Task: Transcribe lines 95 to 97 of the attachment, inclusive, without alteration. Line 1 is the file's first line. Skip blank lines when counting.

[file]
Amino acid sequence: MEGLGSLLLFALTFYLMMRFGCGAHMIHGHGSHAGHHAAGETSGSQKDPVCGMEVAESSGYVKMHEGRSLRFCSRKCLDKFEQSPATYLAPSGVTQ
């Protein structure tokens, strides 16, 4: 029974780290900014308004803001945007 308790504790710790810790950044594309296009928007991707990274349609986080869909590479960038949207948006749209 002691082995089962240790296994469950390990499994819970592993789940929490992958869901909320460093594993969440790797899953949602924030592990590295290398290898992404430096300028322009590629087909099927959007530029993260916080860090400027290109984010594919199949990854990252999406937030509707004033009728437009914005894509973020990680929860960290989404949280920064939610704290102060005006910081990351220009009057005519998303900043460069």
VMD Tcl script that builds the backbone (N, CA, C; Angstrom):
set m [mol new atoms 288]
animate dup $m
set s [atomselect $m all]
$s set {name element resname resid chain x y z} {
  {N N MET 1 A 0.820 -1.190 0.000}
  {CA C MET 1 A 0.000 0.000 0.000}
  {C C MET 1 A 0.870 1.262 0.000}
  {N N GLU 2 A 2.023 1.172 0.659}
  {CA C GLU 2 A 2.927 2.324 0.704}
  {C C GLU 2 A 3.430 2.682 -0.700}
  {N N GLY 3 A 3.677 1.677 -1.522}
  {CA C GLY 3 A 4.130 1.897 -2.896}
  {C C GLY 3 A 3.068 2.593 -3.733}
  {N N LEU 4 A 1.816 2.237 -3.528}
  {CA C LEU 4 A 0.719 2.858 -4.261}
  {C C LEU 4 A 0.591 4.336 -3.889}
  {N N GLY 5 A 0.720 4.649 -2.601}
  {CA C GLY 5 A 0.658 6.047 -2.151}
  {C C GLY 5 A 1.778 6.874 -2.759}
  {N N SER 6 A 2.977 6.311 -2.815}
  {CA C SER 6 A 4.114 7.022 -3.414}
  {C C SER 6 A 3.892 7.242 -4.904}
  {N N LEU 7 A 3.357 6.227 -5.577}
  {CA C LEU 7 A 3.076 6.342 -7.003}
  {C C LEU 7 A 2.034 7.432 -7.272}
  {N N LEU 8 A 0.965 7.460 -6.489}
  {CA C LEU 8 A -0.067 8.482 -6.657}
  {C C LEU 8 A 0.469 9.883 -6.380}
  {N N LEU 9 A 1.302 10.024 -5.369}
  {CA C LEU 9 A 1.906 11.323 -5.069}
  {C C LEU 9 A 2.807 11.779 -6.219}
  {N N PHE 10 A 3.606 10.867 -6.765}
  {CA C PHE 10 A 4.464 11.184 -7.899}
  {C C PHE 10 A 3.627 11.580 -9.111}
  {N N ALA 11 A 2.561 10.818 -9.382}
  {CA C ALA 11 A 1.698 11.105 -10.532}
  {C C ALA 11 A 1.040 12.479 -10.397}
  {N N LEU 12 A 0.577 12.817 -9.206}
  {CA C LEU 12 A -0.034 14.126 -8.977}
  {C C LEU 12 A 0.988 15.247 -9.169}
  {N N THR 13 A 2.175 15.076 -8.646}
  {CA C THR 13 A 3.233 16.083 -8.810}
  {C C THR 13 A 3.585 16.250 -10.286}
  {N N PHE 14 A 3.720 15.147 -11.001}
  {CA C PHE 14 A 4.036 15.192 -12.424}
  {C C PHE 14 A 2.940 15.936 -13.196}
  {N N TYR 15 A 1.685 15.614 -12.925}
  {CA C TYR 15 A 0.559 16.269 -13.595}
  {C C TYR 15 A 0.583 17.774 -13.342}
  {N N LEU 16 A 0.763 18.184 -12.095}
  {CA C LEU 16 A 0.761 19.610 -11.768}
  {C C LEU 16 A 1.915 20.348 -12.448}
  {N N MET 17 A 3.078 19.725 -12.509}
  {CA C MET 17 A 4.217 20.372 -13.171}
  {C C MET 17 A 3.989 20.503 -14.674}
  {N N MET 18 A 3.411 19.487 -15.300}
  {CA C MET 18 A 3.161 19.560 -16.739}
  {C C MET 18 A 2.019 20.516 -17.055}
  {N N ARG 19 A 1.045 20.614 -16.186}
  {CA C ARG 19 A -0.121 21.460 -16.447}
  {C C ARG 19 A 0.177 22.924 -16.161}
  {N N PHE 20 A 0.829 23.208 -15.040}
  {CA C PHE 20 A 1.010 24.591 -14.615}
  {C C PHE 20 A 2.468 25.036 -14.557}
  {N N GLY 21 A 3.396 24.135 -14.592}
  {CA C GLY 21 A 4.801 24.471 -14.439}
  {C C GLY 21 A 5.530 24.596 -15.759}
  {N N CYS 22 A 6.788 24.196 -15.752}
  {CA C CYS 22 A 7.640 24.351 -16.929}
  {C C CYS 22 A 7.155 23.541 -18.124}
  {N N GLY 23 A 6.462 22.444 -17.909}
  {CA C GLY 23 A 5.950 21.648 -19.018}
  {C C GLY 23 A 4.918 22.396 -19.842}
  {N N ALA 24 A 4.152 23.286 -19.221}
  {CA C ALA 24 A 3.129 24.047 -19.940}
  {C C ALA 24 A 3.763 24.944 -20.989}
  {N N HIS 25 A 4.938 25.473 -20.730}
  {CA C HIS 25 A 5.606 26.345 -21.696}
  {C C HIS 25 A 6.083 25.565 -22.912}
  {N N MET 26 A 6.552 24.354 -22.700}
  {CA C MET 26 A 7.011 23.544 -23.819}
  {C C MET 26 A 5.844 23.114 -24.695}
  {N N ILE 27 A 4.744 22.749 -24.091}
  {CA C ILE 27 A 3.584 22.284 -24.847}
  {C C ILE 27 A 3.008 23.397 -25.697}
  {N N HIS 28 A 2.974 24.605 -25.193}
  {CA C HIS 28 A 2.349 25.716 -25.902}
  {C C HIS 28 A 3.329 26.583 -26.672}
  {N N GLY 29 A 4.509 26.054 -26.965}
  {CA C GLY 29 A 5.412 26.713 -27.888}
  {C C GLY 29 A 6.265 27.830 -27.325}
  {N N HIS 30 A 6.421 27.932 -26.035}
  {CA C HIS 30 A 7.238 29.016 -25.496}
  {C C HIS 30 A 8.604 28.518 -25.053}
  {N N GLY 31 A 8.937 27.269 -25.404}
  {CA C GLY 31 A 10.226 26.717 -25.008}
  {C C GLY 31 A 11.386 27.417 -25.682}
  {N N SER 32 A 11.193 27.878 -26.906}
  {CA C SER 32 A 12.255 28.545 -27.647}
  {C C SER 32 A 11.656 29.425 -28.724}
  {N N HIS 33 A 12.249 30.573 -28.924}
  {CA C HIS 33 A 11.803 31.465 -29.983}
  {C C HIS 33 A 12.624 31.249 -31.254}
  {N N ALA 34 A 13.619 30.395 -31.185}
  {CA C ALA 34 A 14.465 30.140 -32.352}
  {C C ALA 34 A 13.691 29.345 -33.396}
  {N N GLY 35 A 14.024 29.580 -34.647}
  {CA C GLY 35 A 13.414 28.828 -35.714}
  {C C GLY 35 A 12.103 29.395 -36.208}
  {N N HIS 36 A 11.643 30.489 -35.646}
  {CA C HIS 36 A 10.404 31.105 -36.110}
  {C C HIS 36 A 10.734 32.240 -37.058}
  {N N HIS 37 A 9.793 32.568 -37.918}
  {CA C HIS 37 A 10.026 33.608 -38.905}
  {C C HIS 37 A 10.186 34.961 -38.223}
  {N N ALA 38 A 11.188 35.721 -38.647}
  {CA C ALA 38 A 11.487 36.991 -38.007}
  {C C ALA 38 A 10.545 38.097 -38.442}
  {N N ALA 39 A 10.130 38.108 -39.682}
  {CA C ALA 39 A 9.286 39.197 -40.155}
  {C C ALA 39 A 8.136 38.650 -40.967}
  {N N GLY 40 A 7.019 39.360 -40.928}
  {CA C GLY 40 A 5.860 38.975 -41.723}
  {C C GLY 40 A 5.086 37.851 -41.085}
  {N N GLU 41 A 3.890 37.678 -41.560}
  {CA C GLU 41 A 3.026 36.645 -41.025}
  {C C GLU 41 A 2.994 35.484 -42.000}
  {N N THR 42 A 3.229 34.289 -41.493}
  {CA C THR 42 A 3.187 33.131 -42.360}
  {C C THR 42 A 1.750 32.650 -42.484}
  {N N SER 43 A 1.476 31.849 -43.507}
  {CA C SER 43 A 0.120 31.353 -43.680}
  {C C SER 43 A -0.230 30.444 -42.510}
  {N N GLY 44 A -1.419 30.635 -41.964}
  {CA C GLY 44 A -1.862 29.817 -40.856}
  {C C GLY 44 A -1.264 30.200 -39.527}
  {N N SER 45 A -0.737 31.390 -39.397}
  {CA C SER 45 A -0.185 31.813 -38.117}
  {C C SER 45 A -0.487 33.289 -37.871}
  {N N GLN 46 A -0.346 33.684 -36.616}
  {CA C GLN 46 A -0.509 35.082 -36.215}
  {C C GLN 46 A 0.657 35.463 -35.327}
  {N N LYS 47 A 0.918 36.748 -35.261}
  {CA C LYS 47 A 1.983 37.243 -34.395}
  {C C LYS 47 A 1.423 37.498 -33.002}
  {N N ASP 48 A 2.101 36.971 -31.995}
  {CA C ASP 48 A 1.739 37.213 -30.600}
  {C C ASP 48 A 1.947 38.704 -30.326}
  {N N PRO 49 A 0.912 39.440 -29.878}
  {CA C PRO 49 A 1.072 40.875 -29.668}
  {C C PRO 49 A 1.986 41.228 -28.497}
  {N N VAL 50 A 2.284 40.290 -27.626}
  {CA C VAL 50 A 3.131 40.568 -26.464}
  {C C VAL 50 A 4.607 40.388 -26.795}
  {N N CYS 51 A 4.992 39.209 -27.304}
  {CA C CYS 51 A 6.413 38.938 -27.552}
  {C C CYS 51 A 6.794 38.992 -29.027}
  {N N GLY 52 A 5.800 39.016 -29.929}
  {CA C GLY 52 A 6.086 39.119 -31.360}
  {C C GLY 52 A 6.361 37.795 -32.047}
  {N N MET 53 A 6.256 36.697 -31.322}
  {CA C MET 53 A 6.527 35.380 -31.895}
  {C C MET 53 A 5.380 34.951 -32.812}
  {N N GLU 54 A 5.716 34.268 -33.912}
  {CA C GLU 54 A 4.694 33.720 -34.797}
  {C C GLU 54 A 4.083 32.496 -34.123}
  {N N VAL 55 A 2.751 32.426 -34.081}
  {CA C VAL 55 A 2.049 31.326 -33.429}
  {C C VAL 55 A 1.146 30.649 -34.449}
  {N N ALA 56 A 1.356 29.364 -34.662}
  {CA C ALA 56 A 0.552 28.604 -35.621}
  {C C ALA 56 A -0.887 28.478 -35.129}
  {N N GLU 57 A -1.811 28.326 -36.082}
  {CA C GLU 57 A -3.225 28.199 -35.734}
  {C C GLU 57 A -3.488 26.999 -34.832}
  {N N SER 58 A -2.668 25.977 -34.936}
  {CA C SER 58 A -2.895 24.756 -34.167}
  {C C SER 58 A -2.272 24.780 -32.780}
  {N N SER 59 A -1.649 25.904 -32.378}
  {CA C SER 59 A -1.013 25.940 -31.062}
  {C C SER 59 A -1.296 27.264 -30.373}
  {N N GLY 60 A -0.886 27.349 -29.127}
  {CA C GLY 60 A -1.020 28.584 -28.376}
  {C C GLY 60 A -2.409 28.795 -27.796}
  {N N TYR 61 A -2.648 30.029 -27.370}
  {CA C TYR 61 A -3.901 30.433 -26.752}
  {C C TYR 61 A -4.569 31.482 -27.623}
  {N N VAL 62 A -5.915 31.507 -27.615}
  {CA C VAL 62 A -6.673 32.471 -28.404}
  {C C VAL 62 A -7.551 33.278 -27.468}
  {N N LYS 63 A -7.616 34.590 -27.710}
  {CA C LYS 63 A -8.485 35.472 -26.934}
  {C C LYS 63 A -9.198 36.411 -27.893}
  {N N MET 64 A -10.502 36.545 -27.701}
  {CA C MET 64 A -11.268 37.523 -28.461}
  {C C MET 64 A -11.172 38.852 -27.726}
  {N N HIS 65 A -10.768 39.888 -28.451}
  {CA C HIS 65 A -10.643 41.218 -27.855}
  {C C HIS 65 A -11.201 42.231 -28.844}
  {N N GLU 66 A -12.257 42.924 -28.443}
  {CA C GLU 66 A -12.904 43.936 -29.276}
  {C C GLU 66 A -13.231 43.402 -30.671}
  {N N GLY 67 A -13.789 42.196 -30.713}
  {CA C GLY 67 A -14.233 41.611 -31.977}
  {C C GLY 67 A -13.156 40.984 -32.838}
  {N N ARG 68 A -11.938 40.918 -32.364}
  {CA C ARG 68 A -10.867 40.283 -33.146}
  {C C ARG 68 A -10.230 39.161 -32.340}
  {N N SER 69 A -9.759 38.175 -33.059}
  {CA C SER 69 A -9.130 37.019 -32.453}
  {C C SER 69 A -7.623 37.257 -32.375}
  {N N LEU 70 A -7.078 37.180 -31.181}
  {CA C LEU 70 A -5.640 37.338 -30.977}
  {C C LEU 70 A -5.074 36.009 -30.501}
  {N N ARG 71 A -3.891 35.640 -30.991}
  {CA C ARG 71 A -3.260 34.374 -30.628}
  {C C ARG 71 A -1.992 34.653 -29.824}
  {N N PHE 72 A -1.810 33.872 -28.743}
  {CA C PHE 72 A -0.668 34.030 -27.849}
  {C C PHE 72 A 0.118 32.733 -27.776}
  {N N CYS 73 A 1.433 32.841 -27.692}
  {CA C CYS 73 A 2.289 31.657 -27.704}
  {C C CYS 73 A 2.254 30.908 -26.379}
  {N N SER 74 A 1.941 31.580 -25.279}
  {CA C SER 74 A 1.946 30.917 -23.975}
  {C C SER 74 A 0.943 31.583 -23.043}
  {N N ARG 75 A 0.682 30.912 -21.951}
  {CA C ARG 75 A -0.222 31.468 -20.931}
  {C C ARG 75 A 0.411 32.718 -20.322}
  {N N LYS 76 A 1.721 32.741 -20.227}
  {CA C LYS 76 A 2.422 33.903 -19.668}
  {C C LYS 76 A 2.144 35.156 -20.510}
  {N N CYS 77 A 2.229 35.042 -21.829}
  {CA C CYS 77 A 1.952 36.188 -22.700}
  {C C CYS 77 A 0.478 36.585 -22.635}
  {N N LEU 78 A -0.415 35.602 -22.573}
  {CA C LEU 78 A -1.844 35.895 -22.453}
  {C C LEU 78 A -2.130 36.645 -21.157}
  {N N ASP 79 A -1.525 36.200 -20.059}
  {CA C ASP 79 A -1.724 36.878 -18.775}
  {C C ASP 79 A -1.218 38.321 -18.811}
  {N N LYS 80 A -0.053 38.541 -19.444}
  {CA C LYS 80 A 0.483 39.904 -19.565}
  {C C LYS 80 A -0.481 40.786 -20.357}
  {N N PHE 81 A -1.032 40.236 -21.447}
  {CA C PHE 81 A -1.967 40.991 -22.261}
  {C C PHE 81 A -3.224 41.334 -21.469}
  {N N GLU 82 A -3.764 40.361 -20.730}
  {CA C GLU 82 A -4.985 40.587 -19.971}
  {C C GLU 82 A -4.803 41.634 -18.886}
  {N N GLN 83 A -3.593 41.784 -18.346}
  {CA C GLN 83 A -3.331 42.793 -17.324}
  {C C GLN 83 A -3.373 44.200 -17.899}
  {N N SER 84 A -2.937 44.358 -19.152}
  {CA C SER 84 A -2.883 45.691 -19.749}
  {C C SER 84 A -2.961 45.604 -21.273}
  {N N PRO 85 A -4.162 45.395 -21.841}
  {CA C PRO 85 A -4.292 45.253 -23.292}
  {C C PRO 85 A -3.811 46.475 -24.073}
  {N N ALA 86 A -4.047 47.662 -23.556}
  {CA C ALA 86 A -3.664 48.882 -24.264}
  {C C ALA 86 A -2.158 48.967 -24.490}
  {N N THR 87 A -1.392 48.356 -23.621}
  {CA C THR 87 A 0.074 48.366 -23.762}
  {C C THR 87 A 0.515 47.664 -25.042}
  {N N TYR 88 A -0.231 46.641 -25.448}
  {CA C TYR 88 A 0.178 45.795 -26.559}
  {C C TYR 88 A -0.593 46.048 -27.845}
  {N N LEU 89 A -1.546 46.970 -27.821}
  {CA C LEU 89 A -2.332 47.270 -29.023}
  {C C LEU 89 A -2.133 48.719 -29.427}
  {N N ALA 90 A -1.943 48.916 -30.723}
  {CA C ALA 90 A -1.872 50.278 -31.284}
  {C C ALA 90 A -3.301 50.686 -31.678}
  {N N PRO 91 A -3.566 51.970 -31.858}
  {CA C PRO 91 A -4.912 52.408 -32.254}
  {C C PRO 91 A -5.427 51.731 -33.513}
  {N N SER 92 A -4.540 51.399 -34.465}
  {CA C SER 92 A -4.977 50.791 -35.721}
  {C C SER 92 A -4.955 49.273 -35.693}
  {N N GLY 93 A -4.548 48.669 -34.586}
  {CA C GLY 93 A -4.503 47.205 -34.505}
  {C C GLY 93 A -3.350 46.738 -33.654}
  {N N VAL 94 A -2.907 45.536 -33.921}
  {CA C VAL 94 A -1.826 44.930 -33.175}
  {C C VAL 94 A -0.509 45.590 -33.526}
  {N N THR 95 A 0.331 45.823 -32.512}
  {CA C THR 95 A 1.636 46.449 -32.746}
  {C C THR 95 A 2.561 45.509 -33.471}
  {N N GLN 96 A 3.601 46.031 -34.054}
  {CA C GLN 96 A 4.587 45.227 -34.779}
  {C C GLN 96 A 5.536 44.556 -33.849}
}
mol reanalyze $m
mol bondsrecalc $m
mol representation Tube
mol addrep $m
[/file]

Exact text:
  {N N HIS 30 A 6.421 27.932 -26.035}
  {CA C HIS 30 A 7.238 29.016 -25.496}
  {C C HIS 30 A 8.604 28.518 -25.053}